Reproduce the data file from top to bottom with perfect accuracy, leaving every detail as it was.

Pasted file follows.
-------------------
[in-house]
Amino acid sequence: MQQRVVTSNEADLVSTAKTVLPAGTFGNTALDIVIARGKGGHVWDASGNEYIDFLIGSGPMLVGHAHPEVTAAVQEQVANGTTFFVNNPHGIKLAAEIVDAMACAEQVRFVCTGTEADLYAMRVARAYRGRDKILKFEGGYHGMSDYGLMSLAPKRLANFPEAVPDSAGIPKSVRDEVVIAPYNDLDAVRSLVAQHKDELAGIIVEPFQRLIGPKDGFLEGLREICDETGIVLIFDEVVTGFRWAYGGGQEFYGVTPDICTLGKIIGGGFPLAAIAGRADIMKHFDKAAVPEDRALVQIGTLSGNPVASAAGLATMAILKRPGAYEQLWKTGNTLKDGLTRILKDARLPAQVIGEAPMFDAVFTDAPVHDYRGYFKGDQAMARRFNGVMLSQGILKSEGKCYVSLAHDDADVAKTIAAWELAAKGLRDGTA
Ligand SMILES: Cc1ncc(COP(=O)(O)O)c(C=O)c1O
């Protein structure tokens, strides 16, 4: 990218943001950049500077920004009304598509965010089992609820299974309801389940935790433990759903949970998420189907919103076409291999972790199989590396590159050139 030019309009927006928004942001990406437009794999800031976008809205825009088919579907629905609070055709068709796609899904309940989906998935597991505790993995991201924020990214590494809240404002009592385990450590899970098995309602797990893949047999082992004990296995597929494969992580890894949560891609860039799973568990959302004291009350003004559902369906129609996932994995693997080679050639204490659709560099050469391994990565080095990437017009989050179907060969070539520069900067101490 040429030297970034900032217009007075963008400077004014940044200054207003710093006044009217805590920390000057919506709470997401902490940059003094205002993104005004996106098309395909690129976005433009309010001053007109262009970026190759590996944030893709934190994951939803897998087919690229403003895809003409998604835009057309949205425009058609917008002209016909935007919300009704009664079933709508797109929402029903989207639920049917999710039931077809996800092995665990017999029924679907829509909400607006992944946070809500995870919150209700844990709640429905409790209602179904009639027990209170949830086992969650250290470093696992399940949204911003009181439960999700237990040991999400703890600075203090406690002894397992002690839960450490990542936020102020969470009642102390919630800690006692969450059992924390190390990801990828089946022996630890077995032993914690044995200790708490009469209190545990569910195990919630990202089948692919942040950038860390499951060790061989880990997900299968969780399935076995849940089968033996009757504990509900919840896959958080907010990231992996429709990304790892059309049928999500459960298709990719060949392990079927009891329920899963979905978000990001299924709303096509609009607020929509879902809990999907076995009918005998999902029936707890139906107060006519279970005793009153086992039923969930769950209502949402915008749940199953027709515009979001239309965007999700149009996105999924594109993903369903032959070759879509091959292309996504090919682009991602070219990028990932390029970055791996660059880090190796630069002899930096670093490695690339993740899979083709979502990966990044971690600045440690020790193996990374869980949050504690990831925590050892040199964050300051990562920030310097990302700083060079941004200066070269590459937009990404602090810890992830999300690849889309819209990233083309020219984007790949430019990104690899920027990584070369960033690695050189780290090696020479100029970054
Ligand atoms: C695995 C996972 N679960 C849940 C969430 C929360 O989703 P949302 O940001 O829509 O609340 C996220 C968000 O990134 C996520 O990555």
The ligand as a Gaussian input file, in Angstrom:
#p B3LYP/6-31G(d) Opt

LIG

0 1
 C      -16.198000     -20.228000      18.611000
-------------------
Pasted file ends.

[in-house]
Amino acid sequence: MQQRVVTSNEADLVSTAKTVLPAGTFGNTALDIVIARGKGGHVWDASGNEYIDFLIGSGPMLVGHAHPEVTAAVQEQVANGTTFFVNNPHGIKLAAEIVDAMACAEQVRFVCTGTEADLYAMRVARAYRGRDKILKFEGGYHGMSDYGLMSLAPKRLANFPEAVPDSAGIPKSVRDEVVIAPYNDLDAVRSLVAQHKDELAGIIVEPFQRLIGPKDGFLEGLREICDETGIVLIFDEVVTGFRWAYGGGQEFYGVTPDICTLGKIIGGGFPLAAIAGRADIMKHFDKAAVPEDRALVQIGTLSGNPVASAAGLATMAILKRPGAYEQLWKTGNTLKDGLTRILKDARLPAQVIGEAPMFDAVFTDAPVHDYRGYFKGDQAMARRFNGVMLSQGILKSEGKCYVSLAHDDADVAKTIAAWELAAKGLRDGTA
Ligand SMILES: Cc1ncc(COP(=O)(O)O)c(C=O)c1O
């Protein structure tokens, strides 16, 4: 990218943001950049500077920004009304598509965010089992609820299974309801389940935790433990759903949970998420189907919103076409291999972790199989590396590159050139 030019309009927006928004942001990406437009794999800031976008809205825009088919579907629905609070055709068709796609899904309940989906998935597991505790993995991201924020990214590494809240404002009592385990450590899970098995309602797990893949047999082992004990296995597929494969992580890894949560891609860039799973568990959302004291009350003004559902369906129609996932994995693997080679050639204490659709560099050469391994990565080095990437017009989050179907060969070539520069900067101490 040429030297970034900032217009007075963008400077004014940044200054207003710093006044009217805590920390000057919506709470997401902490940059003094205002993104005004996106098309395909690129976005433009309010001053007109262009970026190759590996944030893709934190994951939803897998087919690229403003895809003409998604835009057309949205425009058609917008002209016909935007919300009704009664079933709508797109929402029903989207639920049917999710039931077809996800092995665990017999029924679907829509909400607006992944946070809500995870919150209700844990709640429905409790209602179904009639027990209170949830086992969650250290470093696992399940949204911003009181439960999700237990040991999400703890600075203090406690002894397992002690839960450490990542936020102020969470009642102390919630800690006692969450059992924390190390990801990828089946022996630890077995032993914690044995200790708490009469209190545990569910195990919630990202089948692919942040950038860390499951060790061989880990997900299968969780399935076995849940089968033996009757504990509900919840896959958080907010990231992996429709990304790892059309049928999500459960298709990719060949392990079927009891329920899963979905978000990001299924709303096509609009607020929509879902809990999907076995009918005998999902029936707890139906107060006519279970005793009153086992039923969930769950209502949402915008749940199953027709515009979001239309965007999700149009996105999924594109993903369903032959070759879509091959292309996504090919682009991602070219990028990932390029970055791996660059880090190796630069002899930096670093490695690339993740899979083709979502990966990044971690600045440690020790193996990374869980949050504690990831925590050892040199964050300051990562920030310097990302700083060079941004200066070269590459937009990404602090810890992830999300690849889309819209990233083309020219984007790949430019990104690899920027990584070369960033690695050189780290090696020479100029970054
Ligand atoms: C695995 C996972 N679960 C849940 C969430 C929360 O989703 P949302 O940001 O829509 O609340 C996220 C968000 O990134 C996520 O990555």
The ligand as a Gaussian input file, in Angstrom:
#p B3LYP/6-31G(d) Opt

LIG

0 1
 C      -16.198000     -20.228000      18.611000